Today the National Association of Realtors reported a 12.4 percent year-over-year drop in existing home prices in March. Yesterday the FHFA reported prices on homes with conventional loans fell 6.5 percent year-over-year and rose 0.7 percent from January to February. S&P Case-Shiller reports that home prices in the nation’s top twenty markets fell 19 percent in January, year-over-year.
So why would anyone be confused, right?
There is, in fact, a legitimate reason the Realtors and Case-Shiller only use year-over-year data. While sales figures are “seasonally adjusted”, prices are not, and different types of buyers buy different types of homes at different times of the year. Historically, families tend to buy in the spring and summer months, because who wants to pull their kids out of school mid-year or even deal with a move while your kids are in school? Families tend to be middle-aged buyers, purchasing step-up homes in higher price ranges. In contrast, first-time home buyers and single or newlywed buyers tend to be the majority in fall and winter. They are looking for smaller, lower-priced homes. This is why it’s best to compare each month to the same month a year ago.
All that said, the Realtors, in a twist, decided to give the month-to-month home price changes today, because it offered, as chief economist Lawrence Yun suggested, hope of a possible “green chute.” Existing home prices rose 4 percent from February to March, according to the Realtors. Now, if you were listening before, you would say, ok, that’s because the families are getting into the spring game. But Mr. Yun points out that the usual bump up in spring prices is about 1 percent, so the 4 percent monthly bump up should be a good sign. I’m not going to argue with that, because it makes sense to me.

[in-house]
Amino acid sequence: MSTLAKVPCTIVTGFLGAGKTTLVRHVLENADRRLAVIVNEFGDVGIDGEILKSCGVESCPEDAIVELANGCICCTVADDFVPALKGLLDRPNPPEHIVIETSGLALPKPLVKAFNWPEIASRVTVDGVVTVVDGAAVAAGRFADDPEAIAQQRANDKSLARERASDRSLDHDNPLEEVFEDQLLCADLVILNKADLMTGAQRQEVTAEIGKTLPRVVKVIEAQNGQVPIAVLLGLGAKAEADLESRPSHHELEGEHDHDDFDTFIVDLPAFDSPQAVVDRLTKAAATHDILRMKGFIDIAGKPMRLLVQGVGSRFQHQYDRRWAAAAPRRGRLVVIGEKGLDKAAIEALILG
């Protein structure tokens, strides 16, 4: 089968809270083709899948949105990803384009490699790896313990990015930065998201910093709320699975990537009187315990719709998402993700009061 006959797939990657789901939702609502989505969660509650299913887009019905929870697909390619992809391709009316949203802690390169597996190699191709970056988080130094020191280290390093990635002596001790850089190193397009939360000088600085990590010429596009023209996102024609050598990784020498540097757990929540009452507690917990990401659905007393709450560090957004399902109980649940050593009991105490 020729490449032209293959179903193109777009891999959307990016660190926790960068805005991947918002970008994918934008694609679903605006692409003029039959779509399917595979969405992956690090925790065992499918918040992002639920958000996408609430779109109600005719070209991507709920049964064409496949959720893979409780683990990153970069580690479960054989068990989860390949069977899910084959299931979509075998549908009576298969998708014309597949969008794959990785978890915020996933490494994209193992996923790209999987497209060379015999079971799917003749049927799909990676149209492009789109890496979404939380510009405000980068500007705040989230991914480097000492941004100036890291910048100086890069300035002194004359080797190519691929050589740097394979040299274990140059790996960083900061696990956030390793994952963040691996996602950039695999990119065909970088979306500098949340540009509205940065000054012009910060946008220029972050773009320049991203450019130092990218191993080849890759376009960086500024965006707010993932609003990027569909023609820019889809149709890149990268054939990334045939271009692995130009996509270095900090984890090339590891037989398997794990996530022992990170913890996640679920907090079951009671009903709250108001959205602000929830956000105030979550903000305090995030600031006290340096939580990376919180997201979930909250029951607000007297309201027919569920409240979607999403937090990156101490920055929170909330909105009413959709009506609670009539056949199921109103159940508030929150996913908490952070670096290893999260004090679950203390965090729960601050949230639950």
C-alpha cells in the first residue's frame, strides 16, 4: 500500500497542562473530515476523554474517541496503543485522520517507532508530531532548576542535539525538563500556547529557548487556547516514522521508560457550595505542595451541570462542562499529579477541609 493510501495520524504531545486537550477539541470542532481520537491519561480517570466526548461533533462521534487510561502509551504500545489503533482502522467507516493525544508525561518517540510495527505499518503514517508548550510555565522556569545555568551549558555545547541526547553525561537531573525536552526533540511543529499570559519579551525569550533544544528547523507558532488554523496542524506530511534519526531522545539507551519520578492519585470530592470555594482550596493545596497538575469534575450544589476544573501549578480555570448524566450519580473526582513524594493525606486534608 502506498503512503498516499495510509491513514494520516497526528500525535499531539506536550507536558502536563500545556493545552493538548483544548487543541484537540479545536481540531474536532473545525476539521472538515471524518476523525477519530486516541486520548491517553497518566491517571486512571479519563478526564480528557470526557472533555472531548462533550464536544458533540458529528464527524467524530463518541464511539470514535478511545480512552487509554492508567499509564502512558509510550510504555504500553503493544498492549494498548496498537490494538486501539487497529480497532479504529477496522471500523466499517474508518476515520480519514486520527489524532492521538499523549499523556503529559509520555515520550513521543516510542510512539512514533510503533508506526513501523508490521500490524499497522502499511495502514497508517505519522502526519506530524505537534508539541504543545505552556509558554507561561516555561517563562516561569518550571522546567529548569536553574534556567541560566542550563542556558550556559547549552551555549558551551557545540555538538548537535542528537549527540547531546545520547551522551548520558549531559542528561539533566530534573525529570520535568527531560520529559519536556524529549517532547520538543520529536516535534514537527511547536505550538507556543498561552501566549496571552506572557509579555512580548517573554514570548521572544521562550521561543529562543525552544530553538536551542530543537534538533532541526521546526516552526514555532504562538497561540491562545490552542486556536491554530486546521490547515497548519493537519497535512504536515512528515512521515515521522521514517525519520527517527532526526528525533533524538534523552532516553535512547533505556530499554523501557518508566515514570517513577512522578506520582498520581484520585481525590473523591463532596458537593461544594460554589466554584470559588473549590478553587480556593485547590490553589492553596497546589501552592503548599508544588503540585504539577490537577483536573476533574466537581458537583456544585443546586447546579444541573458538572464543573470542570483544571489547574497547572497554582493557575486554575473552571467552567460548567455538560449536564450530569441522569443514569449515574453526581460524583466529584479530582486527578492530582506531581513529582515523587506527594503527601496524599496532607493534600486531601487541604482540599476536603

But what about the fact that so many economists, like Fitch Ratings, continue to predict a rather dramatic fall in prices from where we are now? Fitch is calling for an additional 12.5 percent drop in nationwide prices. “Fitch revised its projection from earlier expectations of a 10% further decline as of second quarter-2008 (2Q’08). The revision to Fitch’s October 2008 forecast is due to the extremely weak economic factors in the fourth quarter of 2008.”
Despite a bump up in sales in some of the hardest hit states, like California, Arizona and Nevada, prices are still falling because more and more distressed properties are hitting the market. The Realtors report now that 50 percent of all sales are either of foreclosed homes or short sales. That number will likely grow, as a new surge of foreclosed properties hit the market. Those properties bring down the prices of all the homes in their markets.
Today Trulia.com, a real estate search site, reports, “27 percent of homes currently on the market across the United States have experienced at least one price cut.” The cuts range from $30,000 to $295,000. Trulia is now offering the ability for users to search listings that have undergone price cuts. Again, buyers only want the bargains.
So it’s fine to say sales may be bumping along some kind of bottom in some regions, but as I have said about 900 times already, until job losses slow and the resulting foreclosures slow, home prices have nowhere to go but down.
Questions? Comments? RealtyCheck@cnbc.com